Clinical Foundations
Webinar Series


Waste Anesthesia Gases in the Healthcare Environment: Risks and Prevention Strategies

James D. McGlothlin,

Our Mission

As our aging population grows, so does the prevalence of respiratory-related ailments. To meet this medical need, a variety of new respiratory diagnostic and treatment options are being developed. With the availability of these new options, respiratory care professionals will require the most up-to-date, scientifically- and clinically-based information to help them make informed decisions on what is best for their patients.


Clinical Foundations provides practical, clinically- and evidenced-based articles, case studies and symposia for respiratory therapists and respiratory care directors, managers, and supervisors. Clinical Foundations is based on a patient-focused model of care that emphasizes the need to provide the care and services that focus on patients’ individual needs and preferences.


As part of our commitment to helping respiratory care professionals improve their skills, each edition of Clinical Foundations is fully accredited by the AARC for CRCEs.


This program is sponsored by Teleflex

Advisory Board

Richard Branson, MS, RRT, FAARC

Professor of Surgery

University of Cincinnati College of Medicine

Cincinnati, OH


Kathleen Deakins, MS, RRT, NPS

Supervisor, Pediatric Respiratory Care

Rainbow Babies & Children’s Hospital of University Hospitals

Cleveland, OH


William Galvin, MSEd, RRT, CPFT, AE-C, FAARC

Program Director, Respiratory Care Program

Gwynedd Mercy College,

Gwynedd Valley, PA.


Carl Haas, MS, RRT, FAARC

Educational & Research Coordinator

University Hospitals and Health Centers

Ann Arbor, MI


Richard Kallet, MSc, RRT, FAARC

Clinical Projects Manager

University of California Cardiovascular Research Institute San Francisco, CA


Neil MacIntyre, MD, FAARC

Medical Director of Respiratory Services

Duke University Medical Center

Durham, NC


Tim Myers, BS, RRT-NPS

Pediatric Respiratory Care

Rainbow Babies and Children’s Hospital

Cleveland, OH


Tim Op’t Holt, EdD, RRT, AE-C, FAARC

Professor, Department of Respiratory Care and Cardiopulmonary Sciences University of Southern Alabama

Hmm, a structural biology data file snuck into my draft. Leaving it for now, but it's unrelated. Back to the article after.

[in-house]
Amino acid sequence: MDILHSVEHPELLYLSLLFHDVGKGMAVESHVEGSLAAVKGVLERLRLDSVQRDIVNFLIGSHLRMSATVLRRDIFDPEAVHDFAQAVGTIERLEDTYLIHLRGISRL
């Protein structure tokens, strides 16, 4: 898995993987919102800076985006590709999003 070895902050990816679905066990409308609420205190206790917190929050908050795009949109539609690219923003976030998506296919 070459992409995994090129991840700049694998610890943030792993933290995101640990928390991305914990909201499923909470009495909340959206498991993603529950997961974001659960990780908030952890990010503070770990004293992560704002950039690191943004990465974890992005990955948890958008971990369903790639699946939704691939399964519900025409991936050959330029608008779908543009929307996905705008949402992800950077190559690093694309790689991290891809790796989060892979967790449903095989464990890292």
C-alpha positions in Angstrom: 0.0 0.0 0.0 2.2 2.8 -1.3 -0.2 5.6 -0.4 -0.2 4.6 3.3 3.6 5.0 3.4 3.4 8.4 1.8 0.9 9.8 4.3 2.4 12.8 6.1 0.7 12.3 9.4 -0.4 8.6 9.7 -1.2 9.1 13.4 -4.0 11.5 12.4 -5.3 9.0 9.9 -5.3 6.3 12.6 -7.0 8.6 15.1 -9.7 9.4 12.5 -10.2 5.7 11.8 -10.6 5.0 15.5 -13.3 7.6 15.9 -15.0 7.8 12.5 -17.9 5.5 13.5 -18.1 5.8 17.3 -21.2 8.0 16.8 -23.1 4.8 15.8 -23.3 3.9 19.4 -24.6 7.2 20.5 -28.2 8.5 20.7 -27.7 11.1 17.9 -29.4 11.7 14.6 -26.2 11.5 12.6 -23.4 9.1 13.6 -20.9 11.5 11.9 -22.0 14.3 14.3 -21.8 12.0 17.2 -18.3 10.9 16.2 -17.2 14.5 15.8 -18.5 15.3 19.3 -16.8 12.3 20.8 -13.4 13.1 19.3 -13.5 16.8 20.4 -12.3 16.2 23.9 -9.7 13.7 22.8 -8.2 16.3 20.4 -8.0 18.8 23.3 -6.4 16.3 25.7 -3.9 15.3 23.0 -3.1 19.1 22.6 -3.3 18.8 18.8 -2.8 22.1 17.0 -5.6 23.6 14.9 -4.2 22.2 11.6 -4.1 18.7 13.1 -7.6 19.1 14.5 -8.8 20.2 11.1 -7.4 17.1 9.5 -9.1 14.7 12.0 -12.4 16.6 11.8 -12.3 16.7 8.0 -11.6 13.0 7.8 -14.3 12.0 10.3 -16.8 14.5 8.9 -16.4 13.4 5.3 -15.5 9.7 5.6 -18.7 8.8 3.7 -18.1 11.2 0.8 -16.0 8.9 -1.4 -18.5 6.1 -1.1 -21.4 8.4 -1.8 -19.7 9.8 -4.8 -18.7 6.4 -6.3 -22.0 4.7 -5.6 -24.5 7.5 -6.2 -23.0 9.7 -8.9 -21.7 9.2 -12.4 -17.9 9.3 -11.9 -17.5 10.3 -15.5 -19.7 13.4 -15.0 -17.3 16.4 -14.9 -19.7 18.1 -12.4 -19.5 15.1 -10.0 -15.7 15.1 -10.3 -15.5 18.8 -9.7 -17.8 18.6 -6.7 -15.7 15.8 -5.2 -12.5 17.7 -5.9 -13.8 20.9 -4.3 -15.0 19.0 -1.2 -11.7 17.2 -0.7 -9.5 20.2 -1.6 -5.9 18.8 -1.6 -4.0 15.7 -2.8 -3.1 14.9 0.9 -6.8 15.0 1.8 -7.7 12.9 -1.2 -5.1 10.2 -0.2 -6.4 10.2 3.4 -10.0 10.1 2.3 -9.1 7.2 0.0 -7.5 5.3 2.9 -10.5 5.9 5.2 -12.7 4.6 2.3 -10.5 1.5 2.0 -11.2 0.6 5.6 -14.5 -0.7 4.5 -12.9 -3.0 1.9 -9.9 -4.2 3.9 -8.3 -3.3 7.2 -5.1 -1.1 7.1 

Mobile, AL


Helen Sorenson, MA, RRT, FAARC

Assistant Professor, Dept. of

Respiratory Care

University of Texas Health Sciences Center

San Antonio, TX


Clinical Foundations is published quarterly by Saxe Healthcare Communications.


Please direct your correspondence to:

Saxe Healthcare Communications

P.O. Box 1282

Burlington, VT 05402

Fax: (802) 872-7558

Humidification During Invasive and Noninvasive Ventilation

By Ruben Restrepo, MD, RRT, FAARC and Brian Walsh, RRT-NPS, ACCS, FAARC

Humidification of inspired gases is a standard of care for patients receiving mechanical ventilation. However, several challenges exist regarding optimal delivery of humidification in the ventilated patient that include the type of humidification device used and issues external to the humidifier’s function. There are two broad categories of humidification used with mechanical ventilation; passive (unheated) and active (heated). Under normal conditions, most commonly available heated humidifiers (HH) follow the recommendations made by the AARC clinical practice guidelines. Ambient temperature, gas temperature (prior to the humidifier), the heater humidifier, the ventilator type, and the ventilator settings may adversely affect adequate warming and humidification of inspired gases. Continuous placement and removal of aerosol generators during mechanical ventilation and the effects that humidification and heat have on aerosol delivery are important considerations in the ICU setting. This review focuses on a number of frequently encountered situations that affect humidification in the clinical setting during the administration of invasive and noninvasive ventilation (NIV).


Panel Discussion: Humidification During Invasive and Noninvasive Ventilation

Moderator: Ruben Restrepo, MD, RRT, FAARC

Panelists: Robert Joyner, PhD, RRT, FAARC,  Leo Wittnebel, PhD, RRT,

Hui-Ling Lin, MSc, RRT, RN, FAARC

Humidification is an essential component of patient ventilation. In this panel discussion, 3 experts discuss themes related to optimal humidification, including optimal humidity for invasive vs noninvasive humidification, means to detect whether humidification is working, where to place the aerosol generator to minimize the effect on aerosol deposition, where within the circuit to monitor temperature, whether it is advantageous to have a humidifier that allows adjustments to absolute and relative humitidy, and other topics.